University of Pittsburgh

IonSound Project: From the Mundane to the Macabre

November 20, 2011 - 7:00pm
Tickets at the door only: general admission $15, students and seniors $10.

Sight meets sound in IonSound Project's second program of the season, “From the Mundane to the Macabre.”  Packed with world premieres, this concert represents the first installment of IonSound’s Leaving a Legacy project--a fundraising initiative to finance new compositions.  The group will perform commissions by three Pittsburgh composers, Christian Kriegeskotte, Philip Thompson, and Nizan Leibovich. Each work on the program is inspired by, or created in collaboration with a visual art form as promised by this season’s theme:  “aMuse, a Season of Inspiration and Entertainment.”  

The range of inspiration spans from 16th century woodcuts to a brand new video collaboration. Christian Kriegeskotte’s Dances of Death explores the sonic possibilities of unusual instrument pairings, and are inspired by the wonderful miniature illustrations of 16th century German painter and engraver Hans Holbein.  In stark contrast, Nizan Leibovich’s Schéhérazade - "...Elle vit apparaître le matin. Elle se tut discrètement" is inspired by the colorful and joyous papercut work by French painter and artist Henri Matisse.  The title roughly translates to:  "...She lived to see the morning appear. She discreetly fell silent", and evokes the intrigue and mystery of the compelling tale of Arabian princess Scheherazade that has influenced artists and composers for centuries. The third world premiere on the program, Kecow hit tamen, is a multimedia collaboration by composer Philip Thompson and artist Ryan Day which explores one of the popular legends surrounding the origins of the Lumbee Tribe of North Carolina—namely that they are descended from the Hatteras (or Croatan) and Raleigh’s Lost Colony. Thompson, whose father is a member of the Lumbee Tribe, based his instrumental and electroacoustic music on the few remaining words of Carolina Algonquian language spoken by the Hatteras, while Day used common images from Lumbee art to create a multi-layered digital animation. Kecow hit tamen can mean either "What is this? or "What is your name?"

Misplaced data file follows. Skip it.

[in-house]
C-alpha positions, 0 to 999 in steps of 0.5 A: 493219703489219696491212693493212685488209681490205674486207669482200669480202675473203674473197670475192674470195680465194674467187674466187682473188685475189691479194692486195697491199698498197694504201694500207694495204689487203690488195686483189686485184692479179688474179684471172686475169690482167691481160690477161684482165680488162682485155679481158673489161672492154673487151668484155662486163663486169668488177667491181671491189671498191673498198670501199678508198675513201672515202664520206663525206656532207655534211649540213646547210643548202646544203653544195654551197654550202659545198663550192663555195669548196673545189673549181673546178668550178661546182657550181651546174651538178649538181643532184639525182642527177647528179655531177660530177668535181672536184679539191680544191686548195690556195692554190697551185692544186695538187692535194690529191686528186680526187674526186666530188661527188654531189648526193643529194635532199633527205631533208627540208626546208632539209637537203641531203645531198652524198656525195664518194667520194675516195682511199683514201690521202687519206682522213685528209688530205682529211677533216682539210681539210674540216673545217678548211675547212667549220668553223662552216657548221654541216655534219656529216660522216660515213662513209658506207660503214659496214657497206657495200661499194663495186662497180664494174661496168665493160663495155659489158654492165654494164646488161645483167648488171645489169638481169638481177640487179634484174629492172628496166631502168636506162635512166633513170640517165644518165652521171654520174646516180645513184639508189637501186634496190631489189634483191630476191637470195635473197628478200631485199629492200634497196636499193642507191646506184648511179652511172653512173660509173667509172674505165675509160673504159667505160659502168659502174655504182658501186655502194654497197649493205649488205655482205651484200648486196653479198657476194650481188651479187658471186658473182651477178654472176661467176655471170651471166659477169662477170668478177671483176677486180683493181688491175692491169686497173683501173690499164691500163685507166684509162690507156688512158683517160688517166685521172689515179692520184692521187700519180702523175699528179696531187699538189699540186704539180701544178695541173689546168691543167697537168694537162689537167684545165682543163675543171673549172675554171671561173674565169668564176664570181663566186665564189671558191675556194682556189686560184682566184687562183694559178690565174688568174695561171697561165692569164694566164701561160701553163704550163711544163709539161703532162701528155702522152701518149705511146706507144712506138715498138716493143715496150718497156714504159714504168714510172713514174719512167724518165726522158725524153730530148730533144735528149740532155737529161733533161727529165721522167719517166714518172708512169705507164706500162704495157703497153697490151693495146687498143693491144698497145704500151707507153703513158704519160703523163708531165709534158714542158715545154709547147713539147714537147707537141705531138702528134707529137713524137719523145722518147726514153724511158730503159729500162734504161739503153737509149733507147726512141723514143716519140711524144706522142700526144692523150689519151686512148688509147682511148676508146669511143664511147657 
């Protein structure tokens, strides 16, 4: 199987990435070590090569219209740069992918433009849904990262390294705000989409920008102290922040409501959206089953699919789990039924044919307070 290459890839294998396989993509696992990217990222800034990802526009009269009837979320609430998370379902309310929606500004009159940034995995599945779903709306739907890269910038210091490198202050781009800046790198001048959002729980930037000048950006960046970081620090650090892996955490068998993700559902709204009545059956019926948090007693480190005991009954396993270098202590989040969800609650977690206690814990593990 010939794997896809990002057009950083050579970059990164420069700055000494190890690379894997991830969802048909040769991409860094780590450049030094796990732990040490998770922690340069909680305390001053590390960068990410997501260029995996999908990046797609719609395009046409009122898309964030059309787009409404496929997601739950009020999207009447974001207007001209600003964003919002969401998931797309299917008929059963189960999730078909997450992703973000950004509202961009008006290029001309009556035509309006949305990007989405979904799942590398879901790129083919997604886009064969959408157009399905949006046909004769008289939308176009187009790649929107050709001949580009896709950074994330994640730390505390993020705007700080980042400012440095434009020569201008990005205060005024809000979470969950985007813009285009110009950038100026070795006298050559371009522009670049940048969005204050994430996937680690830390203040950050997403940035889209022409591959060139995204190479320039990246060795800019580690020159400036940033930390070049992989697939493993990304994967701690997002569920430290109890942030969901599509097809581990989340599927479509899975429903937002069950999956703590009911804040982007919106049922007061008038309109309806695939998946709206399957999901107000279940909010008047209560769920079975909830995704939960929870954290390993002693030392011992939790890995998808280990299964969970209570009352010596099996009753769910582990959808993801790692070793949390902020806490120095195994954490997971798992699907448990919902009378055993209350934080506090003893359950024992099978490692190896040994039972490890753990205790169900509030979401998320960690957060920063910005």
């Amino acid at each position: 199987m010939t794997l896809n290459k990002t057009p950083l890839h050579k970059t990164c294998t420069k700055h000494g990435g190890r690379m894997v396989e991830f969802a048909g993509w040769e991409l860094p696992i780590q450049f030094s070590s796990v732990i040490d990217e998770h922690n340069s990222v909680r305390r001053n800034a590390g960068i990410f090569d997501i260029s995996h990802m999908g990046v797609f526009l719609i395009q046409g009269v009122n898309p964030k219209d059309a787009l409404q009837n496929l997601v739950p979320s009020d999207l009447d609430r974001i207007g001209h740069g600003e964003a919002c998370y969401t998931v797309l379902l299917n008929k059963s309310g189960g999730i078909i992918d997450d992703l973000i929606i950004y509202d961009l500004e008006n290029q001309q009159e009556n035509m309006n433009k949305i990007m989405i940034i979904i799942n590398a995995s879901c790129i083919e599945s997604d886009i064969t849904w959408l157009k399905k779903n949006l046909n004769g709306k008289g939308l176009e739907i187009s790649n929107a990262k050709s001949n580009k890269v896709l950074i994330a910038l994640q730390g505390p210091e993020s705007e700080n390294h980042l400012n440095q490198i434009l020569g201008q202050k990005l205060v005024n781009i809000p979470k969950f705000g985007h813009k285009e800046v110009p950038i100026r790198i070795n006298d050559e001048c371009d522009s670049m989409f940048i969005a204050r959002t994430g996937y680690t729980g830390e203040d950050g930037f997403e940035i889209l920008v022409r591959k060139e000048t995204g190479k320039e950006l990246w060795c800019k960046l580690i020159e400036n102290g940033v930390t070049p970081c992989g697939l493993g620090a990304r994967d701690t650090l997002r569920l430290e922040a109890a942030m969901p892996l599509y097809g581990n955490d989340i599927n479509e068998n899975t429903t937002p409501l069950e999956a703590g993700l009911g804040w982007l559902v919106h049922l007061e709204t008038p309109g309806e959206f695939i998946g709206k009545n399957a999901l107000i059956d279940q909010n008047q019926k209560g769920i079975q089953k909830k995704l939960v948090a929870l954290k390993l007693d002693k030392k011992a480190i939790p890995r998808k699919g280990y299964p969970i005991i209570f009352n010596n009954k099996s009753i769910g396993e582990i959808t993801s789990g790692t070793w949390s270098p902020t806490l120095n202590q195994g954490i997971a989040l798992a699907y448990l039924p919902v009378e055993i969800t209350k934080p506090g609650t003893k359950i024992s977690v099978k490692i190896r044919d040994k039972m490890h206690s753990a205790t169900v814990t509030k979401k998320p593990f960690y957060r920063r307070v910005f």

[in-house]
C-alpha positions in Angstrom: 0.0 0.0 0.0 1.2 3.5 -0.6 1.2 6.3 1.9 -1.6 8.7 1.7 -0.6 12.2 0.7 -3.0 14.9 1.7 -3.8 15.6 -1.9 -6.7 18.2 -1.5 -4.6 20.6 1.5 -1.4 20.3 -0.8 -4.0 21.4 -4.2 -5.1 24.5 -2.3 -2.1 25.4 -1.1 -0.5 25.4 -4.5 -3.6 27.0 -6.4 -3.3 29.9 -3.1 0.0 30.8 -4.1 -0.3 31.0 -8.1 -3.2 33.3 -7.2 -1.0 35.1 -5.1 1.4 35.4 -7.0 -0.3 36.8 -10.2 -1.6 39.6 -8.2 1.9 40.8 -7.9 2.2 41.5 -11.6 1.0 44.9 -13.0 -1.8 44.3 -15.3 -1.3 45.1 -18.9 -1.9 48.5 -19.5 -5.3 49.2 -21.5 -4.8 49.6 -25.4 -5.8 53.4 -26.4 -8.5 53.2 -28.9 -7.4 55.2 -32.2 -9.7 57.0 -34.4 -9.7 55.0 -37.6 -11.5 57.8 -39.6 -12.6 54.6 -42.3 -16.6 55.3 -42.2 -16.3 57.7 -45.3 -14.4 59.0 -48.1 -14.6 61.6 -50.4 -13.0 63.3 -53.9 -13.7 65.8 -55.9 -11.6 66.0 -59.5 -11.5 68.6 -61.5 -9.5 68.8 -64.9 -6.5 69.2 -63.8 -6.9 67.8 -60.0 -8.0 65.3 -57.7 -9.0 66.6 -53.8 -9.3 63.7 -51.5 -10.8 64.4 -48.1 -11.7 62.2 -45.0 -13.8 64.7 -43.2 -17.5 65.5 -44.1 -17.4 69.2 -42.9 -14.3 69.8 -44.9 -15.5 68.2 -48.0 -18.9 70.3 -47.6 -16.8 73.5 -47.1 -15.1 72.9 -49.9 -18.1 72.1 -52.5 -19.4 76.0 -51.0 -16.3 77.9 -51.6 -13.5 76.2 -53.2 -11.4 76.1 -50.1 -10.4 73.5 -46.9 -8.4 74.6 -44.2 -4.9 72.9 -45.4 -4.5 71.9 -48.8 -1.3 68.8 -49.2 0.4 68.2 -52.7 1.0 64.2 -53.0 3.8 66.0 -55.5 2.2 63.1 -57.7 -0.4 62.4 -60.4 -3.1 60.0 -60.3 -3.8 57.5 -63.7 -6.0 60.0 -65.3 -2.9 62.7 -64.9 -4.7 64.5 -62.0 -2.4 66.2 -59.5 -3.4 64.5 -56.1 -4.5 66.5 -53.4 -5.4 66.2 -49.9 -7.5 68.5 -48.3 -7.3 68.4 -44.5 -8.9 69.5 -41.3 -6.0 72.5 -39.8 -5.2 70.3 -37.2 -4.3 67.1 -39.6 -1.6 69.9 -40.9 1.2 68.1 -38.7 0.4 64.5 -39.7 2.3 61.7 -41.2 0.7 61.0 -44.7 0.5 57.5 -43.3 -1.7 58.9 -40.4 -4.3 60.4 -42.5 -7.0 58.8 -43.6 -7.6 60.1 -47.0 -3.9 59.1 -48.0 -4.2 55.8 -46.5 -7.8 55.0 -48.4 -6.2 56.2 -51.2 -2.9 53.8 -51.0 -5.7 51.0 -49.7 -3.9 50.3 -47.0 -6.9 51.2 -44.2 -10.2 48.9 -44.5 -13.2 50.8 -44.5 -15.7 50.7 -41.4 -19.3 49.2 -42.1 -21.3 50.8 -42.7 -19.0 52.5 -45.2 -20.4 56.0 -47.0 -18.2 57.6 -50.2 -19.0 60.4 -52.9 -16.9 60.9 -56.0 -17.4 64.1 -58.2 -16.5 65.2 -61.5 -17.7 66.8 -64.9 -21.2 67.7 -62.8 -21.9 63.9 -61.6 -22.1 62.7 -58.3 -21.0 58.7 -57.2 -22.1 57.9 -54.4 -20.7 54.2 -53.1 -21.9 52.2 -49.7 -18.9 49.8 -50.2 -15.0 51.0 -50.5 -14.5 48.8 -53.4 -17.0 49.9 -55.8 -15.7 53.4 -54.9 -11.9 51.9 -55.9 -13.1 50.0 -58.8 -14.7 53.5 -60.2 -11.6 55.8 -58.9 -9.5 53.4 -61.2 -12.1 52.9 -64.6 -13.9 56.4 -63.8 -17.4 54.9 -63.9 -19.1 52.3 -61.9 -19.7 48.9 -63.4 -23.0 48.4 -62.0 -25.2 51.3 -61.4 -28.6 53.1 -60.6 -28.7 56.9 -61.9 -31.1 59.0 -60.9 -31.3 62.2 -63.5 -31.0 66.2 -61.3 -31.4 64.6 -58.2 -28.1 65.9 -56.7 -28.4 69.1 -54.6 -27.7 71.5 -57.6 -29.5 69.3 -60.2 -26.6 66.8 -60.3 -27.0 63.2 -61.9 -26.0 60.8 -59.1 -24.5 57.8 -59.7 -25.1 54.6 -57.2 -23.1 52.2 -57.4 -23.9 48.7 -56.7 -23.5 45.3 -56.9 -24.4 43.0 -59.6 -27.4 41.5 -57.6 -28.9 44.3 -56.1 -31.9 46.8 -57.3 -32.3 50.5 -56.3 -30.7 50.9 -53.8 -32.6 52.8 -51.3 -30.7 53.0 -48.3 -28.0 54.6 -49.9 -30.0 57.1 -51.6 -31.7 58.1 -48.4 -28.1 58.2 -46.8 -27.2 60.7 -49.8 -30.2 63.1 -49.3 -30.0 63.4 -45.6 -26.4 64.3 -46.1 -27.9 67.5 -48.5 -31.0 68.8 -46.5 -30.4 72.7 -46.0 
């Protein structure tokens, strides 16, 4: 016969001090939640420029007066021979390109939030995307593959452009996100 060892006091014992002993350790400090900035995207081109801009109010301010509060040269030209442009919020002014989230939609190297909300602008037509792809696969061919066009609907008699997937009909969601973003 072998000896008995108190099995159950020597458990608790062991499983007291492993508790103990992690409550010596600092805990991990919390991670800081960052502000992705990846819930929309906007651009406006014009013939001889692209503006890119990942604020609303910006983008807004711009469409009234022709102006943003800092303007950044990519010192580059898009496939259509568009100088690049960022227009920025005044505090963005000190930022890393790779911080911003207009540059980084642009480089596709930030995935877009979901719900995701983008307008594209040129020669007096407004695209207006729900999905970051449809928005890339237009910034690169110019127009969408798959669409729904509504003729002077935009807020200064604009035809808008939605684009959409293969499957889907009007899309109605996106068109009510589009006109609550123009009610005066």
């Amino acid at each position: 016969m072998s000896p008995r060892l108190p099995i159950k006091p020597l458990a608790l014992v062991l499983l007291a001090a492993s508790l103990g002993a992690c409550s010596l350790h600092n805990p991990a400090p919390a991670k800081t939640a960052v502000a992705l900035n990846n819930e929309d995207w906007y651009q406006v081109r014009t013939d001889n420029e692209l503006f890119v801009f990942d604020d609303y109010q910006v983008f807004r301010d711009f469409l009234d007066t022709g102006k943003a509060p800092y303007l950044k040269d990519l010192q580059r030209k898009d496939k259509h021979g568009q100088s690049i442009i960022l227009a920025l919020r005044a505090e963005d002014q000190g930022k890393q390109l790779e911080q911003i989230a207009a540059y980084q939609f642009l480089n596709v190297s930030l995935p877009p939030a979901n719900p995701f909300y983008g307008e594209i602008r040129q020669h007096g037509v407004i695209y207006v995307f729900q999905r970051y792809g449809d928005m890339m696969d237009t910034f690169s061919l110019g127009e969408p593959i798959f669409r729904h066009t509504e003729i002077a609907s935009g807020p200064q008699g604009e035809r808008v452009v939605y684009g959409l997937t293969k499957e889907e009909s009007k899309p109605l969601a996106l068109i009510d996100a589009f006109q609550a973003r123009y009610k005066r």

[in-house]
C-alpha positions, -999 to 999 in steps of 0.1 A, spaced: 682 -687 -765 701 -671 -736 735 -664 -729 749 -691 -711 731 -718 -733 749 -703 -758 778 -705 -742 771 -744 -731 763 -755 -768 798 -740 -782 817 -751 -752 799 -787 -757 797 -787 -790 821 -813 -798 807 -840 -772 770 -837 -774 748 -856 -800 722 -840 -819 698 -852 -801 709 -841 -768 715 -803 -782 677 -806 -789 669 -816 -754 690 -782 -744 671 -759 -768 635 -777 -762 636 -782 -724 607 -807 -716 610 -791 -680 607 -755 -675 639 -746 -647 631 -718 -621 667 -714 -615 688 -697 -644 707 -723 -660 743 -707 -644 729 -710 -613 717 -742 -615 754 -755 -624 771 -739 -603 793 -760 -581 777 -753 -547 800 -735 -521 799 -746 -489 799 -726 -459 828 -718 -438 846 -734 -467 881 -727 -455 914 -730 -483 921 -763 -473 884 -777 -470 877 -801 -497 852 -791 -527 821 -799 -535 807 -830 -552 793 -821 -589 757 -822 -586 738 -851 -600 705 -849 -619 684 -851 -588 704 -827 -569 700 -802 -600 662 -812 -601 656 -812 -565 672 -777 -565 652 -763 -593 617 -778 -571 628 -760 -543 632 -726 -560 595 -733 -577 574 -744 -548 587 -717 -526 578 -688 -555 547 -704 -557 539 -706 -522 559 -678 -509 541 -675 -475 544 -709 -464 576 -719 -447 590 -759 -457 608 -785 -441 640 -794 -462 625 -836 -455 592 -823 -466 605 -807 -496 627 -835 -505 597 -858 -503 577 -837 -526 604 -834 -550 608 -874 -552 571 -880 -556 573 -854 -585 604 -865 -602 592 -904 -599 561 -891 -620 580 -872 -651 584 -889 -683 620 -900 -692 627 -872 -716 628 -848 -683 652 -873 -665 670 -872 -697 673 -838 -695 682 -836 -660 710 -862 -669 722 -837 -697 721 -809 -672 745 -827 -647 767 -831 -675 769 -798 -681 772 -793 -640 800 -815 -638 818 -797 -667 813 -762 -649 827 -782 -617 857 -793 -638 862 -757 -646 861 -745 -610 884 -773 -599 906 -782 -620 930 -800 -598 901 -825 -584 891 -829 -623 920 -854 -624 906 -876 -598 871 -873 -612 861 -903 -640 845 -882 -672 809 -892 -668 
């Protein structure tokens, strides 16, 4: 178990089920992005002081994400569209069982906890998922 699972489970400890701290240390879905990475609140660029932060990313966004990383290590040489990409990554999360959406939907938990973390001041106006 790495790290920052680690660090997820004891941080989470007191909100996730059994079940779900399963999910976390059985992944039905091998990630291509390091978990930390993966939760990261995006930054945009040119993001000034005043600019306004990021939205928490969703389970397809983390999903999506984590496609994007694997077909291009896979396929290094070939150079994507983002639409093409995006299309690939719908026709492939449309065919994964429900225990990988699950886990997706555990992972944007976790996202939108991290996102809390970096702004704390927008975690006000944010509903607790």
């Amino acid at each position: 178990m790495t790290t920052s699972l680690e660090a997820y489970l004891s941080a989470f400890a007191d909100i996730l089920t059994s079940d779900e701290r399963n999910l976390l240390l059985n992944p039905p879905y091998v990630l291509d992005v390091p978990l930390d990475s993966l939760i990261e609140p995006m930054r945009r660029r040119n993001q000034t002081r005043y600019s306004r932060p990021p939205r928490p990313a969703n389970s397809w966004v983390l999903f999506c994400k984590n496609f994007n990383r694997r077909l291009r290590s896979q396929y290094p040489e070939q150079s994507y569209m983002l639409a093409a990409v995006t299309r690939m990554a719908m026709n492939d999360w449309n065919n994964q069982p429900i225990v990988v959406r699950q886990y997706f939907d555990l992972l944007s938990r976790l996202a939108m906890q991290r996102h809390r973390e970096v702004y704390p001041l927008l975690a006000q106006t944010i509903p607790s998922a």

A visual collaboration between Rob Frankenberry’s new arrangement of Modest Mussorgsky’s Pictures at an Exhibition  and a presentation of musically inspired artwork by students from the Falk School completes the program.   IonSound musicians will visit with the students in the preceding weeks to encourage them to create artwork that focuses on two main ideas--recreating their own versions of Hartmann’s existing artwork, the inspiration behind Pictures at an Exhibition and replicating the experience of viewing an exhibit through video.  Join us on Sunday, November 20th at 7:00 pm at Bellefield Hall Auditorium in Oakland for this exciting program!

Copyright 2009 | Site by UMC Web Team